Steve Cundiff will receive a Silver Medal from the U. S. Department of Commerce for his leadership of JILA’s X-Wing project at an award ceremony to be held in Washington, D. C. on January 8, 2013. He is also being honored for this achievement during the 40th annual NIST Awards Ceremony at NIST in Gaithersburg, Maryland on December 5, 2012.
JILA is the joint research institute between NIST and the University of Colorado, Boulder. For 50 years, JILA has been a world leader in measurement science research and education of scientists who have become leaders in metrology, innovation, education, and national policy. Before Cundiff was able to secure support for the new building, JILA’s aging facilities were increasingly unable to provide the control of vibration, temperature, humidity, and air cleanliness required for a world-class research and measurement science.
The existing JILA facilities also were filled to overflowing, barely able to accommodate the existing experiments and people, with no room for growth. And while the success of JILA research and teaching relies on close collaborations among people from diverse scientific backgrounds, the old facilities didn’t encourage the informal collaborations and “productive collisions” that spark new ideas.
Today, Cundiff is being recognized “for his initiative and sustained leadership in envisioning and then seeing through to completion of … the JILA X-Wing Laboratory, a $35 M advanced research and teaching laboratory. This unique facility will benefit the nation through mission-critical advances in measurement science,” according to the citation for the Silver Medal. Thanks to Cundiff’s leadership in a team of NIST, CU, and private sector partners, the JILA X-Wing provides world-class research and teaching lab facilities, provides room for JILA to grow, and is a model for space that encourages collaboration and interaction.
After learning he had won the Silver Medal, Cundiff recapped the 12-year history of efforts to get more space for JILA. The idea for a new JILA building was first raised by Jim Faller in 2000, but failed to get traction. Five years later, after Cundiff had become Chief of NIST’s Quantum Physics Division (QPD), he ran the idea by NIST Director Bill Jeffrey. Jeffrey was sufficiently receptive to the idea that Cundiff returned to JILA to ask the Fellows if they wanted to pursue the idea. A majority favored the new building.
Then the real work began. The vision, funding, design, and construction of the X-Wing required a collaboration among NIST scientists and senior NIST management; CU faculty and senior leadership; NIST and CU facilities management and staff; Congressional and Administration funders; architects, engineers, and construction contractors.
“Dr. Cundiff was crucial to the success of this complex partnership, leading the team to overcome many barriers, including potential problems with funding as the U. S. economy soured, the need for major design changes required by CU architectural standards, the need to coordinate with other CU organizations as the X-Wing was constructed in a very tight space immediately surrounded by other CU departments, and the need to coordinate CU, NIST, and private sector partners all operating under different constraints,” wrote current QPD Chief Tom O’Brian in his nomination letter for the medal.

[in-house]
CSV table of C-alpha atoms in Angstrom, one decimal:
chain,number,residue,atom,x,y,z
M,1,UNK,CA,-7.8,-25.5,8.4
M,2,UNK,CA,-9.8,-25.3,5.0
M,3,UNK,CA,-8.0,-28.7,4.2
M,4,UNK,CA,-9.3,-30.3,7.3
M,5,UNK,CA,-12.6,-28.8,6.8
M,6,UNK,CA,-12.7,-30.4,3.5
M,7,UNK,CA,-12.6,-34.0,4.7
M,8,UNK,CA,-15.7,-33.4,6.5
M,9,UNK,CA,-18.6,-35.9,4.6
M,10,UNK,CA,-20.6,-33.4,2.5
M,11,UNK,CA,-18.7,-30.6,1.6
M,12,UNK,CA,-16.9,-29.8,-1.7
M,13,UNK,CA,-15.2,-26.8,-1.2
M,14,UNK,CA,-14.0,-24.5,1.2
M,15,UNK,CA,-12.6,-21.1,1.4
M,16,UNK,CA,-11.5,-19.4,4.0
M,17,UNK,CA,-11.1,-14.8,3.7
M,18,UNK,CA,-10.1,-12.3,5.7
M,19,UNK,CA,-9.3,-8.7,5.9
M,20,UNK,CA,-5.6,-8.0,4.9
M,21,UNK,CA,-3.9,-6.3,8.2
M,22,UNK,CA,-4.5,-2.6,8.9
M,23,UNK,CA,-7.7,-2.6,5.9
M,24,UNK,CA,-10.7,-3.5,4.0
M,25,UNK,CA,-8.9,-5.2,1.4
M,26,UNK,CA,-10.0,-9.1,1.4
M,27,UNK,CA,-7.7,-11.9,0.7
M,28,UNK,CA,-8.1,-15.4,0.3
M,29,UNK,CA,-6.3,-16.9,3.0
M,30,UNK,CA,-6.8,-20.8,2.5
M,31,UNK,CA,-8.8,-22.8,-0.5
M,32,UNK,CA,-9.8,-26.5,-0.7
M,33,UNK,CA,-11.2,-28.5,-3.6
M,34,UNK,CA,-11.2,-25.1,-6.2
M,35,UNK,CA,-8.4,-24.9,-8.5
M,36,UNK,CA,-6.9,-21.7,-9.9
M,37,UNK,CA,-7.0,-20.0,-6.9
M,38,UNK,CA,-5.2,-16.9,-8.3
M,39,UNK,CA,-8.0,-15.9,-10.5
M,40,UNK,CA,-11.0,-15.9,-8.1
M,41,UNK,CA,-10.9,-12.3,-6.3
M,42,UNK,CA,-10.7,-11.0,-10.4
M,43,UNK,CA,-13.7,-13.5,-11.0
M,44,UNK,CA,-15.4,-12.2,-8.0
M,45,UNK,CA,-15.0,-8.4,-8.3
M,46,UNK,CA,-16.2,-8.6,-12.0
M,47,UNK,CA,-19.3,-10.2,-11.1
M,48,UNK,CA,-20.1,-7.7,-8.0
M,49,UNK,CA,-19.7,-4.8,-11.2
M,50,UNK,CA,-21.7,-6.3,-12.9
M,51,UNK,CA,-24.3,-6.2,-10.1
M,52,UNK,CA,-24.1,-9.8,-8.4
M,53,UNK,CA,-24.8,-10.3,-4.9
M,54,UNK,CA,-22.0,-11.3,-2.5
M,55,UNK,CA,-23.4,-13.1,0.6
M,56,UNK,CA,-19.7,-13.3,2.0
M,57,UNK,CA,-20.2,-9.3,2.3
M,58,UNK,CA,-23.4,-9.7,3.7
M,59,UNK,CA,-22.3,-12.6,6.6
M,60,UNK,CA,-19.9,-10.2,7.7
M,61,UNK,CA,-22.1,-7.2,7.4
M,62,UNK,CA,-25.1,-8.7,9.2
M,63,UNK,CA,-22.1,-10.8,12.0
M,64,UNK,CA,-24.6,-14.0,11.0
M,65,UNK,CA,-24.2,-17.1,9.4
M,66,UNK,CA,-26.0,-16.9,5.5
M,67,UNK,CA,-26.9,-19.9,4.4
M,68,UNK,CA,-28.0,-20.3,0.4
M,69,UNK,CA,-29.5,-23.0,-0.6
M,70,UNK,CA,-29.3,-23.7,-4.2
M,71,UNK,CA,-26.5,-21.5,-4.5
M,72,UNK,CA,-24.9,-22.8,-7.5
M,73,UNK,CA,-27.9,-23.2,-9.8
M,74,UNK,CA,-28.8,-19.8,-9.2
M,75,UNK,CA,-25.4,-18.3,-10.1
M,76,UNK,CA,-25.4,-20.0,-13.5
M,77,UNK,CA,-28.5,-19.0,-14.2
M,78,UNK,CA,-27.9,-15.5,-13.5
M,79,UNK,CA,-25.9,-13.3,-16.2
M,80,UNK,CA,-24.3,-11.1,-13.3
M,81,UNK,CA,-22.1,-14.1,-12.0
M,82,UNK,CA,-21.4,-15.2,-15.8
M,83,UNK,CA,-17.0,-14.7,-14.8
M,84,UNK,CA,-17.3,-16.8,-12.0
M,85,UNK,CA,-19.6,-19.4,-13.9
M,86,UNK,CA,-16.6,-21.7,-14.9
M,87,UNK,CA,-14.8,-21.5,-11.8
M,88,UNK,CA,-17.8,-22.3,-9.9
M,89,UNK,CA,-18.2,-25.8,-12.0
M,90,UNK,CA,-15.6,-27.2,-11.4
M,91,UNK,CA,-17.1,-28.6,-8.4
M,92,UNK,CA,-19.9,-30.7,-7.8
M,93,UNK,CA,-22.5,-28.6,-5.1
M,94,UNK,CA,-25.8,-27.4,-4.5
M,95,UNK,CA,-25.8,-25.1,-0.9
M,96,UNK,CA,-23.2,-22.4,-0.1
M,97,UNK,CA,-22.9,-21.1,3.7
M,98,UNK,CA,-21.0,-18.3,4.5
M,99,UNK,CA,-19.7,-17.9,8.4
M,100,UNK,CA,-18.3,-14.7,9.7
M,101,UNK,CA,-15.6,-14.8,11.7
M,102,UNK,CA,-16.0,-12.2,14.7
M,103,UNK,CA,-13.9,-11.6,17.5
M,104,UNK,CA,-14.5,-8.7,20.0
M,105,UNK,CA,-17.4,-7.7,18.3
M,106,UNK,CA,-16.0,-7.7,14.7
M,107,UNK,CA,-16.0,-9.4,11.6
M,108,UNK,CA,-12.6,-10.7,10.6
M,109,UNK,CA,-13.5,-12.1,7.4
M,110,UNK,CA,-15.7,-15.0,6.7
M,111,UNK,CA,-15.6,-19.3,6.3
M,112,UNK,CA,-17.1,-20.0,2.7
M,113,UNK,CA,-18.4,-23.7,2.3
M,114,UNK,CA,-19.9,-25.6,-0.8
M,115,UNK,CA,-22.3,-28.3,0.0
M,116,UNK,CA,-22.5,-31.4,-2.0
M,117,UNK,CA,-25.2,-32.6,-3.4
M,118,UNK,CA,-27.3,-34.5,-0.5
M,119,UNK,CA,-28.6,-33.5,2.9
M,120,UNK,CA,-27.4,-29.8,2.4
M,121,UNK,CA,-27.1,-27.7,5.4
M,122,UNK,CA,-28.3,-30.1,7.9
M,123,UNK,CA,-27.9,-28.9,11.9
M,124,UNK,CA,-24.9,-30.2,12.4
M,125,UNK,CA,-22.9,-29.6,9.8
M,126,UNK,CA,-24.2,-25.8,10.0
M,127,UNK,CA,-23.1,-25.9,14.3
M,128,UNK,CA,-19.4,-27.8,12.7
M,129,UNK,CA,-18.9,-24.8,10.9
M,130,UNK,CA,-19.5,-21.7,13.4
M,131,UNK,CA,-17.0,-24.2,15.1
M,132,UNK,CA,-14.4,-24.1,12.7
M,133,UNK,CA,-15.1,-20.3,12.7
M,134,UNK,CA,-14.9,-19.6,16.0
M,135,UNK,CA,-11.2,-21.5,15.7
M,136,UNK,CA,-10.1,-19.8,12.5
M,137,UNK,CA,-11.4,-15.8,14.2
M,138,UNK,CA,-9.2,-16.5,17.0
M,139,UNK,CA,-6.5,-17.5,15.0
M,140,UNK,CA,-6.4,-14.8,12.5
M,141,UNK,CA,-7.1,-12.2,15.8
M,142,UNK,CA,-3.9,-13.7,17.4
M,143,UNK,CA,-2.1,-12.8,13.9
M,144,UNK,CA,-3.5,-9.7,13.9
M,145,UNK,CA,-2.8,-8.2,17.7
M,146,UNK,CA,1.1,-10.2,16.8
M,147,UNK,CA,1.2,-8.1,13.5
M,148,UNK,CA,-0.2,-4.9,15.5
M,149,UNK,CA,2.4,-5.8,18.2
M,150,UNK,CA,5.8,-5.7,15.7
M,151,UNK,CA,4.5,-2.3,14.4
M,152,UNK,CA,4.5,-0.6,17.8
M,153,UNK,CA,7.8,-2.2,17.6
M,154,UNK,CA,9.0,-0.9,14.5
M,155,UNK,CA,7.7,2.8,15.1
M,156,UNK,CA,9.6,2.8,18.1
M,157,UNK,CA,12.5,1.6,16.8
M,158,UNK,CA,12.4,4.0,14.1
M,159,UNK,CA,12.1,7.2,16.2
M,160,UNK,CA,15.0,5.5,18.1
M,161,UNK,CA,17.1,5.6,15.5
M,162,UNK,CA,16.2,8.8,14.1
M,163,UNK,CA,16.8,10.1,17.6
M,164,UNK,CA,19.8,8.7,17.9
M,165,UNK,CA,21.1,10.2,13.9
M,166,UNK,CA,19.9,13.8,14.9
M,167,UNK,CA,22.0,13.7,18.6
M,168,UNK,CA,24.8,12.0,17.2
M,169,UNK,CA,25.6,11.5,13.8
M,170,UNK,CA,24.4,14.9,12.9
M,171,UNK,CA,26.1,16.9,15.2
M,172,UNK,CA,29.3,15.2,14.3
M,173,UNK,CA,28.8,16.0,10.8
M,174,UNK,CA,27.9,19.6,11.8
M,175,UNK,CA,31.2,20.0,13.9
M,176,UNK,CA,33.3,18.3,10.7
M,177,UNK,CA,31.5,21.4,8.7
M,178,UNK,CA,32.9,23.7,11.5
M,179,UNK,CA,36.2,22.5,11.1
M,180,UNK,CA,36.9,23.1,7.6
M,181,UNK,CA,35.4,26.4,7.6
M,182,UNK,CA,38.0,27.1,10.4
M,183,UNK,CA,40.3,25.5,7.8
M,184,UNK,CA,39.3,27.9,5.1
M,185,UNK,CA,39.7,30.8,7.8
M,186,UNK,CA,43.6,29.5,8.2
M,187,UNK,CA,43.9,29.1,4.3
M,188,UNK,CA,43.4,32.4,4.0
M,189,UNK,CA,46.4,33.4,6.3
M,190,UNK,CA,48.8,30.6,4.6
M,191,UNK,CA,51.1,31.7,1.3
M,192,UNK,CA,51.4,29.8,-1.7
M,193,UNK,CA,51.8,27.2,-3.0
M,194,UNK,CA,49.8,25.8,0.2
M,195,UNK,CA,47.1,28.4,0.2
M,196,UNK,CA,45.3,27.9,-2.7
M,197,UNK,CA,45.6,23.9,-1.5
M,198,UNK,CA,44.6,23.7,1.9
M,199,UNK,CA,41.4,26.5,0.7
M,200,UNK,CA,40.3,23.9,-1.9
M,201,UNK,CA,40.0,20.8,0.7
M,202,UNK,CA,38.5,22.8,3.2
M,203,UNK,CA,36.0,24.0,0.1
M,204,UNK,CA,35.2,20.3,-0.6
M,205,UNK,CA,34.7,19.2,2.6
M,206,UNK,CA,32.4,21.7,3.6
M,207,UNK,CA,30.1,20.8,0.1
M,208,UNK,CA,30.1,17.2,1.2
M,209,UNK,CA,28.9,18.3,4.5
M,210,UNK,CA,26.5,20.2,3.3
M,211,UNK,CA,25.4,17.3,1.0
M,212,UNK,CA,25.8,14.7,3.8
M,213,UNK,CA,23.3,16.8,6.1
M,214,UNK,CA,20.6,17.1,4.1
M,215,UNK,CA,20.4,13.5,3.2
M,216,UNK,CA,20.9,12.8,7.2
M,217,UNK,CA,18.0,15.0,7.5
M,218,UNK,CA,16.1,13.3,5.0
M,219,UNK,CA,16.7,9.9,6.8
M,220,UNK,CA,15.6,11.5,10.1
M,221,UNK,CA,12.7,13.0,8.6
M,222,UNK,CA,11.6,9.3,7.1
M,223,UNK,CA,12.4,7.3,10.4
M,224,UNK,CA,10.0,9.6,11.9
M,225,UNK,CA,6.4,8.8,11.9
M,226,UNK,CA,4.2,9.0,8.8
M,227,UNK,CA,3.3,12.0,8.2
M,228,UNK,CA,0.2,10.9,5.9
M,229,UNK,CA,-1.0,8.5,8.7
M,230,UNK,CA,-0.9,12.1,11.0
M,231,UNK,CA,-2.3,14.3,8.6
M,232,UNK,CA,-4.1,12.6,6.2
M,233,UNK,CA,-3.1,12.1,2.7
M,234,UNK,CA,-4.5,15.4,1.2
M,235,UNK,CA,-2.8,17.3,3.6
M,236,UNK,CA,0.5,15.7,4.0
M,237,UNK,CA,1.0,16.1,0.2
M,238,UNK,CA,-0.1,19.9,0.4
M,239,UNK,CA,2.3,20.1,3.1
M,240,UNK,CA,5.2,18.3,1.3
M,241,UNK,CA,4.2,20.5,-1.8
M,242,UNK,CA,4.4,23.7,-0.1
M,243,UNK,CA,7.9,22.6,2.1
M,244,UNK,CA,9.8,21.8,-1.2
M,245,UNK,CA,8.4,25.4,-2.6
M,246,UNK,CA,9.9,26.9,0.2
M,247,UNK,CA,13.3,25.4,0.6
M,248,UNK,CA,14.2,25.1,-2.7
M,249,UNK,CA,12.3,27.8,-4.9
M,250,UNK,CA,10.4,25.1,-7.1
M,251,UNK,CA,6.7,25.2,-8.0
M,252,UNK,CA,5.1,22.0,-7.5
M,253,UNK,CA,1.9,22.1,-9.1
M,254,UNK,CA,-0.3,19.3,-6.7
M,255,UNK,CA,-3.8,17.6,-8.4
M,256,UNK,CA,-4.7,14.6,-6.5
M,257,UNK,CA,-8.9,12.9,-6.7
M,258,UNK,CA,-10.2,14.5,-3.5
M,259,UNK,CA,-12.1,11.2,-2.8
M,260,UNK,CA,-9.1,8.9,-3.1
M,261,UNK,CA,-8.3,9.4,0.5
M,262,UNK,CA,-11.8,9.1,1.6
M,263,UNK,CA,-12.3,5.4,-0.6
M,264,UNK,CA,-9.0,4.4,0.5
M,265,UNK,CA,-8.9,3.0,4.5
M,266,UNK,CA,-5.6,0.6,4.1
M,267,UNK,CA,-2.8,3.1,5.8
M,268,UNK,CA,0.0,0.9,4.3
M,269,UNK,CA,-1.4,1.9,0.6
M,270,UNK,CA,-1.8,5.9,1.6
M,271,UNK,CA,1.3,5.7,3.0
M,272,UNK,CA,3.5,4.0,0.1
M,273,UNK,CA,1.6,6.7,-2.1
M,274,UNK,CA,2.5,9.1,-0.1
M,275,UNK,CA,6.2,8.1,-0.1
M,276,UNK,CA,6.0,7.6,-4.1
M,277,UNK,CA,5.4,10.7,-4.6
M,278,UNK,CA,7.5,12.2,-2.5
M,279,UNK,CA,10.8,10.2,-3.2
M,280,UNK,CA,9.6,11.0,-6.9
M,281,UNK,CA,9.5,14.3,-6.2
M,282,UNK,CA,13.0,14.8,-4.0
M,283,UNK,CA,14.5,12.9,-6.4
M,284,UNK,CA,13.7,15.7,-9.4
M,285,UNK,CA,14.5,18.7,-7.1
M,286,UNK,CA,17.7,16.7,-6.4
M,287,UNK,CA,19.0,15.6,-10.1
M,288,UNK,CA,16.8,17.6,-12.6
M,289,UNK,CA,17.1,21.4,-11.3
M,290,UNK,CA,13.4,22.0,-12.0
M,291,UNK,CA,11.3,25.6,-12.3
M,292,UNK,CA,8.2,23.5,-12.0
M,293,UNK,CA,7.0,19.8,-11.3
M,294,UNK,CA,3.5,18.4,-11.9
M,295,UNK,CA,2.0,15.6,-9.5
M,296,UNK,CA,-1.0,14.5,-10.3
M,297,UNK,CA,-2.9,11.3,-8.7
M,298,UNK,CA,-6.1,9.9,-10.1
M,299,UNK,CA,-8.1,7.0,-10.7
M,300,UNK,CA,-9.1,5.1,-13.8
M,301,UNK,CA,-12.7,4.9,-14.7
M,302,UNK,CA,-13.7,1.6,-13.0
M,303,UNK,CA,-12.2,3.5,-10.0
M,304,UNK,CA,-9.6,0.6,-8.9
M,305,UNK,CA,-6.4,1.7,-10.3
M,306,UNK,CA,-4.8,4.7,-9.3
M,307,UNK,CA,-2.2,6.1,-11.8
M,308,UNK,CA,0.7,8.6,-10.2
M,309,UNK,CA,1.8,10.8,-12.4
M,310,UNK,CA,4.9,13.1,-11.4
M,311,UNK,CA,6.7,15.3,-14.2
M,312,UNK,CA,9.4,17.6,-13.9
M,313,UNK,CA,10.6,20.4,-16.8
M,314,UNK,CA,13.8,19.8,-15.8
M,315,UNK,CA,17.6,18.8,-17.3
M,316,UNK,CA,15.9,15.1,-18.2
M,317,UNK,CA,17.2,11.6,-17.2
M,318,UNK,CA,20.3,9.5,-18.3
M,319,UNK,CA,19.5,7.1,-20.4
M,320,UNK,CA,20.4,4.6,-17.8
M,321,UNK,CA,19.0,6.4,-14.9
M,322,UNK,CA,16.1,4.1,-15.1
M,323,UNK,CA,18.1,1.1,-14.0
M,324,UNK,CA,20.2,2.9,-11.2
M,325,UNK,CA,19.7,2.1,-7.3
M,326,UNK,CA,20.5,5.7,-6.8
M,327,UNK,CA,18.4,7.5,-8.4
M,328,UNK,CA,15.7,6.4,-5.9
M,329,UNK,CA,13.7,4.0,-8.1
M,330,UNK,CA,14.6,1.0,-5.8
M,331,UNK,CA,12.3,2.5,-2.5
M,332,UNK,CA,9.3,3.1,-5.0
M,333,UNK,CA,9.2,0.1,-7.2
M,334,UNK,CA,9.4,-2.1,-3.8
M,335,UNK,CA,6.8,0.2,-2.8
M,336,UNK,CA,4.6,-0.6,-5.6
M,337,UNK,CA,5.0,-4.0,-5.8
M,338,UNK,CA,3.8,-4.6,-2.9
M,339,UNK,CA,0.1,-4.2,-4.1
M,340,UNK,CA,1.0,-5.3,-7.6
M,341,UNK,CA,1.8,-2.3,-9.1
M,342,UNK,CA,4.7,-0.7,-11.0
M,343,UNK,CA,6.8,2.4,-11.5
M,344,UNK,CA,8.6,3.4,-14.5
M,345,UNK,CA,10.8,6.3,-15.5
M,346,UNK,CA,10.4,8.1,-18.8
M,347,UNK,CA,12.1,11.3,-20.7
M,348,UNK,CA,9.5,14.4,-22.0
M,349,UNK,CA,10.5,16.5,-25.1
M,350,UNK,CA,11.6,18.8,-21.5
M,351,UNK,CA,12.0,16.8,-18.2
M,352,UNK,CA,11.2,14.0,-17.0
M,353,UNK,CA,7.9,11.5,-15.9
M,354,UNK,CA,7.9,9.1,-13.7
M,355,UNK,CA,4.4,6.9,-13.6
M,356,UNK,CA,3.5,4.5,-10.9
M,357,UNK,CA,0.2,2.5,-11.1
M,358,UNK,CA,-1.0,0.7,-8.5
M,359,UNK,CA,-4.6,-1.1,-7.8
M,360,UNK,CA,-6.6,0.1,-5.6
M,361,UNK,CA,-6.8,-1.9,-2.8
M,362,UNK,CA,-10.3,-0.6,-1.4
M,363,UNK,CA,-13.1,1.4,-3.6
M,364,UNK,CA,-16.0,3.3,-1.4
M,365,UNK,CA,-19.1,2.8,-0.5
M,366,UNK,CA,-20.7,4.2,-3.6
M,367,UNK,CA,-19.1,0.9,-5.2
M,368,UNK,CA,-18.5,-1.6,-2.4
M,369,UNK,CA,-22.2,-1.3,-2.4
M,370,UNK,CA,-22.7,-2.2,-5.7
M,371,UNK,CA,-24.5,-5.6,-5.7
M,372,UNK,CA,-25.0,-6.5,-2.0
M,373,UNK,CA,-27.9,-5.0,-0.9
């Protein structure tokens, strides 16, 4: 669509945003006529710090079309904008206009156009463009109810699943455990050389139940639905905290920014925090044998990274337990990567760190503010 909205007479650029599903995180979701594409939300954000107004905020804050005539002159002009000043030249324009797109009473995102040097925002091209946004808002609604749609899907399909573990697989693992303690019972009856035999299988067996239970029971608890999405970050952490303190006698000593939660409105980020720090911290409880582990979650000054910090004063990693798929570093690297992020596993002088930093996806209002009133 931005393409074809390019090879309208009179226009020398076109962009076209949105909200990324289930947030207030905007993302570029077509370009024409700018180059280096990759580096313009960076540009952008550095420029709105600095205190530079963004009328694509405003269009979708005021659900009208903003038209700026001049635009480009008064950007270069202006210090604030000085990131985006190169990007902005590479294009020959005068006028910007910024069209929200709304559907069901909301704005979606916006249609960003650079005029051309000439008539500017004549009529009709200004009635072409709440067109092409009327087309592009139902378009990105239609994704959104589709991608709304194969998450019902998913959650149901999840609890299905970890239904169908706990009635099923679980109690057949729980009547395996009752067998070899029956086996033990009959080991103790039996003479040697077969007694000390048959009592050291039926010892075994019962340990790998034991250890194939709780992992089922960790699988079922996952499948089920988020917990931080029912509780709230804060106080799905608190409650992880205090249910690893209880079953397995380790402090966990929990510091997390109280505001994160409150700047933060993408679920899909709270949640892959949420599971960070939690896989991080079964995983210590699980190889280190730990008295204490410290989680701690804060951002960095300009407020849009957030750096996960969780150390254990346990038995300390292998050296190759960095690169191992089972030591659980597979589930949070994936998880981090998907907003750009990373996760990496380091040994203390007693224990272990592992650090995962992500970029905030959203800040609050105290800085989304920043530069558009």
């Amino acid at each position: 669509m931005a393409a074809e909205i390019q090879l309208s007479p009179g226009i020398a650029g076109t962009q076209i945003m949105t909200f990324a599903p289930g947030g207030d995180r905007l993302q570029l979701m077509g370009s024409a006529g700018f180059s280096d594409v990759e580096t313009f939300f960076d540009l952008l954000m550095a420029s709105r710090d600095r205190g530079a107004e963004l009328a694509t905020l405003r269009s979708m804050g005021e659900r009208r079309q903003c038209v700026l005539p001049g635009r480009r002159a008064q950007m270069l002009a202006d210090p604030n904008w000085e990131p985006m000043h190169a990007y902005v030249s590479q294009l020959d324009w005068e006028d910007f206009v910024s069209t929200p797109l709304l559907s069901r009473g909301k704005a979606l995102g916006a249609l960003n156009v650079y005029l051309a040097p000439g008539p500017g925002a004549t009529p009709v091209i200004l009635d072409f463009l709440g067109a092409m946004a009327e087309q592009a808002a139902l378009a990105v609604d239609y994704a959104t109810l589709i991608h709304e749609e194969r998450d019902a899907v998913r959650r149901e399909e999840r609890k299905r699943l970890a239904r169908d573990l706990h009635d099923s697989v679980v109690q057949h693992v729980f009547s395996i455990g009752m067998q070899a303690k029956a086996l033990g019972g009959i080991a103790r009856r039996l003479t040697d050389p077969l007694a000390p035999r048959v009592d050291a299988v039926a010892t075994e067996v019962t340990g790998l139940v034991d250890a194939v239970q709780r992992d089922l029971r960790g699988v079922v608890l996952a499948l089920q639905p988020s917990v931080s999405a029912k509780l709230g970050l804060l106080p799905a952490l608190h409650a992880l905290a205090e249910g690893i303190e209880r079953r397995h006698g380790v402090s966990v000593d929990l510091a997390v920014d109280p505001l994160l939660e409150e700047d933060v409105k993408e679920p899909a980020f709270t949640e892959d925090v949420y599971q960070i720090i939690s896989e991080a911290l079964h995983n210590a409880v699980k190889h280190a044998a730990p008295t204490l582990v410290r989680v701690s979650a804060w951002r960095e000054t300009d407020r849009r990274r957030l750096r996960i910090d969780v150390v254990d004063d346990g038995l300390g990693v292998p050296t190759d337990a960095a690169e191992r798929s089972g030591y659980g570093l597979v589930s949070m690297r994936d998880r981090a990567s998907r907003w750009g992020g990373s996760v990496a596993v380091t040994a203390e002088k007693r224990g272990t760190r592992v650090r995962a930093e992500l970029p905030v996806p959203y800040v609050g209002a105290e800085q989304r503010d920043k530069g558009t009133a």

All this planning came to fruition in May of 2010 with ground breaking for the X-Wing. During construction Cundiff and JILA staffer Doug Johnson worked tirelessly to keep things on track for building occupancy in early 2012.
“During the construction, Steve was conscious of my research needs,” says Jun Ye. “I run a complex lab where we push the frontiers of measurement science. Steve worked to make sure my research was left mostly intact.
“When I mentioned a problem to Steve during the construction, he took care of it. I’m grateful for that. Otherwise, I would have been out of business for a year and a half while the new building was under construction.”
In addition to building new labs and protecting old ones, Cundiff succeeded in opening up the entire new wing to daylighting via a large skylight and wide central staircase enclosed by half walls of glass. Even the basement receives daylighting from this arrangement for about three weeks a year around the summer solstice.
“The wide staircase makes it possible for our new collaborative spaces to span multiple floors,” says Cundiff. “JILA scientists, visitors, postdocs, graduate students, and undergraduate students stop and interact with each other on a regular basis.”
The building provides more than the opportunity for creative collaborations, however. It is technically the most complicated building ever built on the CU campus. The advanced lab support systems and the new, larger clean room are the best money can buy. So far the advanced systems in the labs are working as designed.
“My new lab is ten times less dusty than my old lab,” Ye said. The temperature is more stable. It’s cleaner and quieter, with less vibration noise.” The improvements in the new cold-molecule research lab mean that JILA is set to become the world center for research on ultracold molecules. Cundiff is proud the new X-Wing is supporting this exciting development.
Asked how he felt about winning a Silver Medal for his efforts, Cundiff turned reflective for a moment. “I realized I learned a lot doing this project from the very beginning, but I’ll never use it. I’ll never do it again.” Since the completion of the building, Cundiff’s full attention is once more on his research into the nature of light and its interactions with semiconductors and other materials.
At JILA, we’re glad Steve Cundiff took a side trip into the world of high-tech building construction. We think he earned that medal.